The danger in our ignorance


Firefighter watches as a car is set ablaze in Ferguson. Credit: Associated Press

I remember May 1, 2011.

It was the day of what was suppossed to be the May Day protests, to raise awareness on workers rights and immigration. But what caught the attention of the national media was the self-proclaimed anarchists that went around downtown, dressed in clad black, smashing windows of prominent capitalist businesses.

This was when I was in community college still, working for school paper there. It was in Bremerton only an hour ferry ride away from the emerald city when I caught wind of the news. A photographer and I went there as soon as we could.

By the time we did got there, the action had settled and the window smashers had already been taken into custody. But there were still plenty of protesters around. What I noticed from these “anarchists”, though, was that their all black attire was speckled in the very logos and emblems of the capitalist giants they supposedly hated so much. All I could deduce was that perhaps they were complete hypoctites or that perhaps they didn’t understand what true anarchy was and only knew the sort of media take on what it is.

Although the actual protests took place, they were much overlooked by the earlier damage that was done, and many people by that point seemed to be more focused on the chaotic sort of demeanor rather than the actual focal point of workers rights; the media across the nation did the same.

What was apparent, that year and the year that followed, was that despite what the message was supposed to be, it’s so often easily lost among the masses.

Earlier tonight, a St. Louis grand jury brought no criminal charges against Darren Wilson, the Ferguson ploice officer that shot and killed Michael Brown, an unarmed black teenager, back in August.

What started off as tense but peaceful protests, escalated into riots, with already a significant amount of damage done to the area.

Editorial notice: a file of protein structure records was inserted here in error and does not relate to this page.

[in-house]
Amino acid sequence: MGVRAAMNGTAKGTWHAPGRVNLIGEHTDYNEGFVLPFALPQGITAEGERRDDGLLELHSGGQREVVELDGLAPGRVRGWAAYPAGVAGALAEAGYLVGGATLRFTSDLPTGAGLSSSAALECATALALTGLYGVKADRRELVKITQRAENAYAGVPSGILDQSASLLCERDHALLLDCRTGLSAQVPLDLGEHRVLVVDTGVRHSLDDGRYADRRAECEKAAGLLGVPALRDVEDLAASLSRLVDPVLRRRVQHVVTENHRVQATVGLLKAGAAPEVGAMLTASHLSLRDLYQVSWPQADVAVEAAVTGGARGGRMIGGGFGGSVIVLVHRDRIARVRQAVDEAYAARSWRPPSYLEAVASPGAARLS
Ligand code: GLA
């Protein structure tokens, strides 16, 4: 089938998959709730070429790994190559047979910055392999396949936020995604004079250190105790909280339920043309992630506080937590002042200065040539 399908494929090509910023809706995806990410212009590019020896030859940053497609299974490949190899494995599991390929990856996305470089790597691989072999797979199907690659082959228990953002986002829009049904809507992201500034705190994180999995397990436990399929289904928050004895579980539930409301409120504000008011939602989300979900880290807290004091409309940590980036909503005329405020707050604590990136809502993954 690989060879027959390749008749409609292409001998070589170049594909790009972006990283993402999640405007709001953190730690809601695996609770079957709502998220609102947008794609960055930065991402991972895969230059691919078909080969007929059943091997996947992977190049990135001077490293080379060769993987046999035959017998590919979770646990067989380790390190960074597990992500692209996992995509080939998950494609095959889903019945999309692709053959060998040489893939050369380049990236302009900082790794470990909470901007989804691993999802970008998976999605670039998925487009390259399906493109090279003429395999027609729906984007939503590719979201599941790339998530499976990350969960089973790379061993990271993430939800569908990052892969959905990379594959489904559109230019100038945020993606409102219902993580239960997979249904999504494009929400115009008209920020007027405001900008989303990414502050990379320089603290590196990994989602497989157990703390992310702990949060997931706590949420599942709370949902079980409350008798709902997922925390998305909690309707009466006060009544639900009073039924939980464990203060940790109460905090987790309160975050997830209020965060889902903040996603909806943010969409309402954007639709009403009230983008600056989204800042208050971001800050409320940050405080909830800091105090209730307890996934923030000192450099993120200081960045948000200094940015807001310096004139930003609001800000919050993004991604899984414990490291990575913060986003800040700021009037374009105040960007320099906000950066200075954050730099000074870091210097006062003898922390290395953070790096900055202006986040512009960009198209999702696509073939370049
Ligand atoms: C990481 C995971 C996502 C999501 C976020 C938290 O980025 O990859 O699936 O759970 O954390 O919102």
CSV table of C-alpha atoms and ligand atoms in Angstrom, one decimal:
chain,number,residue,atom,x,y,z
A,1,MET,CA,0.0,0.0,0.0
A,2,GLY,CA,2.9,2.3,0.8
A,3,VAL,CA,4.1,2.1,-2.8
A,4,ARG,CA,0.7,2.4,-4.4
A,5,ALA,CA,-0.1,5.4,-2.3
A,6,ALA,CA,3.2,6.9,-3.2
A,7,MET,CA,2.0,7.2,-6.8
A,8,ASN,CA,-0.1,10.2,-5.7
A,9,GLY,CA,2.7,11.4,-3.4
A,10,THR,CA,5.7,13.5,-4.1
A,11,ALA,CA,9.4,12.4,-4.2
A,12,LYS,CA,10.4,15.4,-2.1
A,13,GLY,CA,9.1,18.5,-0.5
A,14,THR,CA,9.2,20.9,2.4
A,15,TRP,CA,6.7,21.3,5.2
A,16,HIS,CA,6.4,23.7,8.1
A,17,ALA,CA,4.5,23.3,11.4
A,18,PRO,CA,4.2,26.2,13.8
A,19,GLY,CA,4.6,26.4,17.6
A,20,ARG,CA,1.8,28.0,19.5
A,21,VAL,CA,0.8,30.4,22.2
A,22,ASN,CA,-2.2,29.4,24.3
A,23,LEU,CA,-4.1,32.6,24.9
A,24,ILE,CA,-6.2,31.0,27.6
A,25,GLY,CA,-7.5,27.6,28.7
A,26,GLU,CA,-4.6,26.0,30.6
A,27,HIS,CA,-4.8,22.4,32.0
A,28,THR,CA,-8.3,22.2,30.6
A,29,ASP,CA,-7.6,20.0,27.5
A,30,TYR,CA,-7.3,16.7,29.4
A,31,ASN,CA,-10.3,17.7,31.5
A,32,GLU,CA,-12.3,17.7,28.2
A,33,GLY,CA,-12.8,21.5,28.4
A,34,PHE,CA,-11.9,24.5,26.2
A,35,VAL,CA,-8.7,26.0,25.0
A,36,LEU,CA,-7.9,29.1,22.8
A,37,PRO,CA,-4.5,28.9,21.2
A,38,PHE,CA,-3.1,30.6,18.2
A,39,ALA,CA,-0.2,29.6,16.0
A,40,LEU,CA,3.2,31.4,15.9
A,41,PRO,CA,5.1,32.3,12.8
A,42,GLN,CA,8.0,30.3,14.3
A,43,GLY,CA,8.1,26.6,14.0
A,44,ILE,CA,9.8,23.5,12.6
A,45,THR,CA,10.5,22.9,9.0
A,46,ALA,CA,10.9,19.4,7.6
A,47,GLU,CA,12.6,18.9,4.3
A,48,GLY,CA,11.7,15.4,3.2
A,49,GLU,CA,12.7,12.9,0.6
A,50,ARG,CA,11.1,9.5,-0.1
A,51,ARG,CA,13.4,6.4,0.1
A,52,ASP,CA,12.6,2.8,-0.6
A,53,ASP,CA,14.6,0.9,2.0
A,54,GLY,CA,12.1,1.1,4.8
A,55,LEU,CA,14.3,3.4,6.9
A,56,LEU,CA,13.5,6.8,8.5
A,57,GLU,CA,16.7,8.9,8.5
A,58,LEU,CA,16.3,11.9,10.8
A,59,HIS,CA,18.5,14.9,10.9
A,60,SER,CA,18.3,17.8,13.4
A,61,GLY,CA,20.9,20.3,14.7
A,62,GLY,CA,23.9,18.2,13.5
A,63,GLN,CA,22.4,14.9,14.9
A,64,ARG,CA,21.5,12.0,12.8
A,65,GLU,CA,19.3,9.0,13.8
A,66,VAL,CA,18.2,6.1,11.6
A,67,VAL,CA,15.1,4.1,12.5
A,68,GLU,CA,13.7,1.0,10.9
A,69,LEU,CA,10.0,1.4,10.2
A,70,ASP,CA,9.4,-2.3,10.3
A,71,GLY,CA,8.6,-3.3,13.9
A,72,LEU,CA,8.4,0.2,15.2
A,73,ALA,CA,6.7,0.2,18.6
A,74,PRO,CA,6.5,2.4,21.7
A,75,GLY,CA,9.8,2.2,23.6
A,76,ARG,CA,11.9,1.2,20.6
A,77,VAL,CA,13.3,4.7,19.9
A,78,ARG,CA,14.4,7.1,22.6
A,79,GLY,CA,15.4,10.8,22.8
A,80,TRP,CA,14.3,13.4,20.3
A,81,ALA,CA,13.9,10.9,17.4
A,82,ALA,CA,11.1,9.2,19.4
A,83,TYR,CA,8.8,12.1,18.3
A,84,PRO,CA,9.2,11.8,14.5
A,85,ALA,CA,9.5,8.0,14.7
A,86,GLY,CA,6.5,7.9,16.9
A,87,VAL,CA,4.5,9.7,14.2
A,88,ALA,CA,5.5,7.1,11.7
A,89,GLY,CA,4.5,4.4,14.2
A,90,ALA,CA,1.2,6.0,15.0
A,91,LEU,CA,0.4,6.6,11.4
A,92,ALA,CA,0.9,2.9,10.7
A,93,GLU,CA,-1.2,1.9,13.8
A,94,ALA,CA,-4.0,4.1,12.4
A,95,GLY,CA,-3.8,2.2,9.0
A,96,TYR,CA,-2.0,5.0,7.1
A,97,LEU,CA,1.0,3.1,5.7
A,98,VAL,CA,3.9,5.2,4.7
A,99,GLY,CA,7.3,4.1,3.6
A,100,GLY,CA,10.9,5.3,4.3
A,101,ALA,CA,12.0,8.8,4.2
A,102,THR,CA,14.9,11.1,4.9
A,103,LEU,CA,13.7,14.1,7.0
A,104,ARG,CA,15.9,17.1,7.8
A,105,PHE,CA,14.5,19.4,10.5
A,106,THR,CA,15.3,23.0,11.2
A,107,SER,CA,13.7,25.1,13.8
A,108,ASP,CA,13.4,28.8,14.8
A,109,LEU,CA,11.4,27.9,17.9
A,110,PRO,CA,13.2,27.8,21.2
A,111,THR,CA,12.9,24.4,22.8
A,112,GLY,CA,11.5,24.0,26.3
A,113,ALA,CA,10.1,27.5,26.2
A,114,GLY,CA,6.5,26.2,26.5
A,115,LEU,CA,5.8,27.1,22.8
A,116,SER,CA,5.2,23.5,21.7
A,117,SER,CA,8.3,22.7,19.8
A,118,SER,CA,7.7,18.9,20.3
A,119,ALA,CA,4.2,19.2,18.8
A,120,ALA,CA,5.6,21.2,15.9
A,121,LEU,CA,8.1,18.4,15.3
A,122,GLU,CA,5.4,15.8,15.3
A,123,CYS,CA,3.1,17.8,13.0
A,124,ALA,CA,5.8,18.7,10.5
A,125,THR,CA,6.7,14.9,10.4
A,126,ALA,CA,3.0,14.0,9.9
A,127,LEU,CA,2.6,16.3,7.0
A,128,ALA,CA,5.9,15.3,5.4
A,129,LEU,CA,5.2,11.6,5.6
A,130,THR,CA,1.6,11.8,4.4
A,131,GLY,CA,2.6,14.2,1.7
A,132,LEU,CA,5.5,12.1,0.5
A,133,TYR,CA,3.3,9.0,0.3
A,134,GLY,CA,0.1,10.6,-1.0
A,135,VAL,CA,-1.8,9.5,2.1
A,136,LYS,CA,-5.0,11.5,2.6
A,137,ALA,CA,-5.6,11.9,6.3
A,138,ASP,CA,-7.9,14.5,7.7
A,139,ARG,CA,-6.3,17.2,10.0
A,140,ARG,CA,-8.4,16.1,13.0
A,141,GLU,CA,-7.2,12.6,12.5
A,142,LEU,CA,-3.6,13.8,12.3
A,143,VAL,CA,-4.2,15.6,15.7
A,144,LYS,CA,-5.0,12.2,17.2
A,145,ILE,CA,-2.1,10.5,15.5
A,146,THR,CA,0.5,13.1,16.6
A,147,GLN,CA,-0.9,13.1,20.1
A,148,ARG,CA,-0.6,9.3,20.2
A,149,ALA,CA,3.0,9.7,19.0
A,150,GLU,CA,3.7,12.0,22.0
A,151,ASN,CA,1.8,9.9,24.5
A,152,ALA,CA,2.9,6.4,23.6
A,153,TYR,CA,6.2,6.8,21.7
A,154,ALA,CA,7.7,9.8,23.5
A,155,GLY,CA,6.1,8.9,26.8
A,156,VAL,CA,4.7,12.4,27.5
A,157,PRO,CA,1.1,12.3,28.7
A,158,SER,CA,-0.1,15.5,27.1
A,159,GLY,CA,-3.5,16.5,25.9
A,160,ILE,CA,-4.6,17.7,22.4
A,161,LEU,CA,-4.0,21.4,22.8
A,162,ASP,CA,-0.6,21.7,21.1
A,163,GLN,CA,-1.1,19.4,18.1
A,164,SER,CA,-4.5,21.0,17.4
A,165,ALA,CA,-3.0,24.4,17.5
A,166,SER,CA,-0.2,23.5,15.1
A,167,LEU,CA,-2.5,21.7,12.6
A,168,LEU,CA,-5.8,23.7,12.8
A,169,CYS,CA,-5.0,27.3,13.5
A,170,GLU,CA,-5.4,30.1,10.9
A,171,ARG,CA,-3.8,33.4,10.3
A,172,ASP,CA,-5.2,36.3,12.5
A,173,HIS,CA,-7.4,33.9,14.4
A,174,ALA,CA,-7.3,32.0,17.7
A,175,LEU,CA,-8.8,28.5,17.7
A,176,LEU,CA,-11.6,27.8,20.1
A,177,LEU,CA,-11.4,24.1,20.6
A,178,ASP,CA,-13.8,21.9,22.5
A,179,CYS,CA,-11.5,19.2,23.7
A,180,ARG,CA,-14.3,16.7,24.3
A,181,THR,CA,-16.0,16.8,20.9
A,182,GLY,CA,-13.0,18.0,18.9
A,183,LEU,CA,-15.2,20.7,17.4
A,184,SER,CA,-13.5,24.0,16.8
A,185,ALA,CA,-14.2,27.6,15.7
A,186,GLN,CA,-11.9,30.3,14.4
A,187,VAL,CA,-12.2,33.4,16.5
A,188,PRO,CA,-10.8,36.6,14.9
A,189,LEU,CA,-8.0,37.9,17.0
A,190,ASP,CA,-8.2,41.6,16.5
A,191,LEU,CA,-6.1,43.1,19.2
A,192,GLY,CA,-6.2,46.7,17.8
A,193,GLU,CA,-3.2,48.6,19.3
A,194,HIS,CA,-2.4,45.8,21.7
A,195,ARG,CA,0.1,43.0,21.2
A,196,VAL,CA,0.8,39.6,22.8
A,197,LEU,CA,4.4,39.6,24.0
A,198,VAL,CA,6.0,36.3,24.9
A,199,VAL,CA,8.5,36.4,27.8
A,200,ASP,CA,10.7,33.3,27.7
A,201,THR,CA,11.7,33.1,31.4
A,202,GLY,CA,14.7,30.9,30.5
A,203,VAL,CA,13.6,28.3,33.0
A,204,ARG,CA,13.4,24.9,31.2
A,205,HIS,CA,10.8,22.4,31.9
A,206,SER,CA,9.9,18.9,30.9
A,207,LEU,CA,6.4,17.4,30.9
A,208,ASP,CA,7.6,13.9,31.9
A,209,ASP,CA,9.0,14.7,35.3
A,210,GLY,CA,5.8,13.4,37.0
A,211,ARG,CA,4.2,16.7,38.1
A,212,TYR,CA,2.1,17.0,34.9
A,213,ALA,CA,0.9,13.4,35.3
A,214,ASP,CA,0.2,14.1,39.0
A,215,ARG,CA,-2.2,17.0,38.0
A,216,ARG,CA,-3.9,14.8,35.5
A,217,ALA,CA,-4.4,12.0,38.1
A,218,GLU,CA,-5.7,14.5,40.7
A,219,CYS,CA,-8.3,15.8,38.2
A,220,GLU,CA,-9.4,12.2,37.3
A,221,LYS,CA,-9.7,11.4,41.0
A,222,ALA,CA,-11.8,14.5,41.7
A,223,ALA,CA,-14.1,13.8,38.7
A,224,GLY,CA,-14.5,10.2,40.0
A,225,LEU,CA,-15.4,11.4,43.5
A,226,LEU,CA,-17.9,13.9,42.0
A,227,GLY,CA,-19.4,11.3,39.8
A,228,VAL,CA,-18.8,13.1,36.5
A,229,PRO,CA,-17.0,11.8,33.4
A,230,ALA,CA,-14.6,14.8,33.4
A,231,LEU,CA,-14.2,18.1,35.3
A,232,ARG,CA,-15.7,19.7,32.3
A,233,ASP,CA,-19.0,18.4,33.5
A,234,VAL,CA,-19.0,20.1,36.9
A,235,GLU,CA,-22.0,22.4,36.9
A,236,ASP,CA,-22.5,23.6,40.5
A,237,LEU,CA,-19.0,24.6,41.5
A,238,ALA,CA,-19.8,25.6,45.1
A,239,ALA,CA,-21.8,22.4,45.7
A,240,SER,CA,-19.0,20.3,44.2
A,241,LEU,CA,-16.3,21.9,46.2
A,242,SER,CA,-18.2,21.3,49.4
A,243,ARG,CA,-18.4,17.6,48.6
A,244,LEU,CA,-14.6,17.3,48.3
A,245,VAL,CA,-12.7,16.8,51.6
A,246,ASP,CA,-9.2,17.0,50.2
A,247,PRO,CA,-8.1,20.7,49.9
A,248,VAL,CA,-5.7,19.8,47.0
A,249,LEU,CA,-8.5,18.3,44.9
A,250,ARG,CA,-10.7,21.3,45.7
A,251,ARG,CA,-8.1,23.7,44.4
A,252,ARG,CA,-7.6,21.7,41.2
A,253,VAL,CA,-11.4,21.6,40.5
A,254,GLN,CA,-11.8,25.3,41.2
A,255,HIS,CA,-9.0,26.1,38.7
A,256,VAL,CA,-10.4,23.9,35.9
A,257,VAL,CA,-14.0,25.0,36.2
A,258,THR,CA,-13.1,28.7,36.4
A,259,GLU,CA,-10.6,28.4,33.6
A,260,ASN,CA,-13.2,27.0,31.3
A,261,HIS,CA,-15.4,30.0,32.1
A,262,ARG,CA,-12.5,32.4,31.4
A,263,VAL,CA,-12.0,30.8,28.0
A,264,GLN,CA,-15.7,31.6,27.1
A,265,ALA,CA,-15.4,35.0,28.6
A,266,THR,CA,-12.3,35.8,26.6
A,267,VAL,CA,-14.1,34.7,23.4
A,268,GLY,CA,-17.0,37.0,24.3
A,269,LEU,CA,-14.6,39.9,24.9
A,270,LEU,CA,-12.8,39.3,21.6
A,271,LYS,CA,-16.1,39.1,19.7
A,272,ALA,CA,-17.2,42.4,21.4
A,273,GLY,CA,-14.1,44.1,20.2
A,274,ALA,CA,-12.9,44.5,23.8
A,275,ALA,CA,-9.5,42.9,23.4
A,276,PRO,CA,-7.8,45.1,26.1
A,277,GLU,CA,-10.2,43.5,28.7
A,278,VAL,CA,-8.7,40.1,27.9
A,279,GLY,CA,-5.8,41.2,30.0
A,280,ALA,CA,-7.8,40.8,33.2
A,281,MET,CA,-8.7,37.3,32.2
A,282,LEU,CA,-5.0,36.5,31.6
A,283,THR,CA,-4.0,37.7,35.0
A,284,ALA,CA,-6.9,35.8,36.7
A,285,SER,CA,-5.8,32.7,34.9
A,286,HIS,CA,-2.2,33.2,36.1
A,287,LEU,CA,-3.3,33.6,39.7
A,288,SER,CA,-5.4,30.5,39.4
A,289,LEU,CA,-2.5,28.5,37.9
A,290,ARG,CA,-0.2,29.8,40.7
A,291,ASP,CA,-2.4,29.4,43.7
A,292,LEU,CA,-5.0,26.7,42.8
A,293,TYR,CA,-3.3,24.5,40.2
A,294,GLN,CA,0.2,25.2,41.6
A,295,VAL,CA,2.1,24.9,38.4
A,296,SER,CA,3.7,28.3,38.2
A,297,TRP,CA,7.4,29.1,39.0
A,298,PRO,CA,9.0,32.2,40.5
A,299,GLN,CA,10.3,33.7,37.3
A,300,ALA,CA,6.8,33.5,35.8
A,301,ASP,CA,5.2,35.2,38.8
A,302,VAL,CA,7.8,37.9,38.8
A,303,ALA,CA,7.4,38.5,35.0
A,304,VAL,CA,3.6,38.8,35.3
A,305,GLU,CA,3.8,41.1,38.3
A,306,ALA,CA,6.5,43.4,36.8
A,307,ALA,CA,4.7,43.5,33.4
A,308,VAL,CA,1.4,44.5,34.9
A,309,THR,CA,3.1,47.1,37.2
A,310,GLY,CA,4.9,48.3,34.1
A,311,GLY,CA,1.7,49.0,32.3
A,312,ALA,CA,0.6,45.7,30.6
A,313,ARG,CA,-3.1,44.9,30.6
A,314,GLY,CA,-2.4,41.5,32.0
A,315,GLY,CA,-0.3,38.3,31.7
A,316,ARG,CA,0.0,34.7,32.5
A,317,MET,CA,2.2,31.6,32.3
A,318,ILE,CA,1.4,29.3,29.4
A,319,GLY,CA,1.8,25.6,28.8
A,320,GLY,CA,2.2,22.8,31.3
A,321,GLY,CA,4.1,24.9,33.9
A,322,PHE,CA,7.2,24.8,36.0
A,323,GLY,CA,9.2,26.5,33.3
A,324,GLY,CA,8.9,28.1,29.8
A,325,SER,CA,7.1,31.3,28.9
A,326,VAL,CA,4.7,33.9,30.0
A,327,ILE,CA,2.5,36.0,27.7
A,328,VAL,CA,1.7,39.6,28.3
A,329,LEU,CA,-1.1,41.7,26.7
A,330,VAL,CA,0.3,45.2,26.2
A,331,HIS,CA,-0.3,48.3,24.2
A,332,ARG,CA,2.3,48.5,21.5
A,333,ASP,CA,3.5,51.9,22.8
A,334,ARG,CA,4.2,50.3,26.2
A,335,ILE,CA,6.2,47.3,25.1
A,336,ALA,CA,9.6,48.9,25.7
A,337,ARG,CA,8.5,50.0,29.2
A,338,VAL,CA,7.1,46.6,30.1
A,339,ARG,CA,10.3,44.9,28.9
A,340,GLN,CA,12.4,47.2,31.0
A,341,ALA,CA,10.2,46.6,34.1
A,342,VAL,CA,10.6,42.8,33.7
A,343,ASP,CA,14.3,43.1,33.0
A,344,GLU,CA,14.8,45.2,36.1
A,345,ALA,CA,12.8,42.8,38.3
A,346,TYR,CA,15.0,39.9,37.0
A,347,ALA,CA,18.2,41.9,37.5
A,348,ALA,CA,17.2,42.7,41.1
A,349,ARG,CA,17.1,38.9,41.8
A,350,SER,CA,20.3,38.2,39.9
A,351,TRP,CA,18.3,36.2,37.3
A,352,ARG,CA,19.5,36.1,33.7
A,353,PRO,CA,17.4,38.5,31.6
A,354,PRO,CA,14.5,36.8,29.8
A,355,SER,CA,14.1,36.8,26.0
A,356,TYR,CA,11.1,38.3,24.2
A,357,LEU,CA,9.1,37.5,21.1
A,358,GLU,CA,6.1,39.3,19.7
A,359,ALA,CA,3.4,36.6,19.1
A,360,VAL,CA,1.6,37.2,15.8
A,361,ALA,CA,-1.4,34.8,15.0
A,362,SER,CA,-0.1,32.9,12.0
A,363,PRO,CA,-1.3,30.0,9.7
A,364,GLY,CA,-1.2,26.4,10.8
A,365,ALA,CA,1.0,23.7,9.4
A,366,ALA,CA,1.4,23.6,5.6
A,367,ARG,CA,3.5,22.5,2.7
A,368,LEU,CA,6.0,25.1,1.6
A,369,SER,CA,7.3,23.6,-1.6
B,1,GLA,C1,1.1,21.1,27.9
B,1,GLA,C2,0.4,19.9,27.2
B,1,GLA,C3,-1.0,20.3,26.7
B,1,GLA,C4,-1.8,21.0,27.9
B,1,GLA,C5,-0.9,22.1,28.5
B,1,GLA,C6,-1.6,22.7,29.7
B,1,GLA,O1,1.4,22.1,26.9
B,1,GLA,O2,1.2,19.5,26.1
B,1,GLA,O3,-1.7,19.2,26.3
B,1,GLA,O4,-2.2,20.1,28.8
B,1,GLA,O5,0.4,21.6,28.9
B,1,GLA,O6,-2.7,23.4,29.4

There are photos coming in from Ferguson (and now even from Seattle, Oakland and other cities) as we watch it all unfold, and if one were to not pay close enough attention, it could be passed off as something from Syria or Ukraine. But it’s not, this is happening on our own soil, and its because so many Americans out there have left reason and logic back home so they can bring their anger, frustration and indifference to the streets.

Unfortunately, there was not enough evidence to really lay criminal charges on Wilson. It also did not help that the witnesses had varrying and restructured accounts of what happened the night of the shooting; it did not help that social media bottled-necked any incoming reports that could have been further investigated by law inforcement officials; and it did not help that media would take any unconfirmed report they could get to at least keeo the discussion going on their networks, and further perpetuating this incident as one based on race.

And yet people right now all across the web are saying that “the system” – the judicial system – has failed. But there was no judge behind the decision to not indict, it was a jury of peers, normal Americans randomly selected to do their civic duty. The point of a jury is to objectively look at the facts and evidence that is available from law from enforcement investigation, simply put. What a jury’s job not to do is follow the popular opinion among the people and media.

Race in America has been an issue and topic of discussion now for well over 100 years and it’s true that dispite such laws as civil rights, people of color still struggle to find equality and non-bias in several areas of this country. But this doesn’t mean that everytime a person of color, especially a very young one, is killed by a white person, that race was the motivation that led to their death.

Race in our country is something that is so easy for us to get fired up about, something that is so easy for anyone to point their finger at the police and accuse, “racial bias” “malicious intent”. Because yes, this has happened many times before.

But time and time again, so many of us rather than transcend, bury ourselves into further into ignorance. Rather than ask questions, we take to the streets pointing fingers and blaming the police or the government.

We blame the police without taking thought that someday, we may gravely need their help; we burn the American flag for the death of one without taking into consideration the millions who have died for that very flag; we set stores on fire where we used to buy groceries and have small talk with our neighbors.

The combination of ignorance with double standards is a malignant mix that will bury us as a nation.

Racism still very much exists in this nation but so does ignorance, a fog that is so deep seated among so many of us that it is dangerous to this nations well being. If we’re going to progress and succeed together and as one nation, we first need to learn to take a step back before we can take a step forward.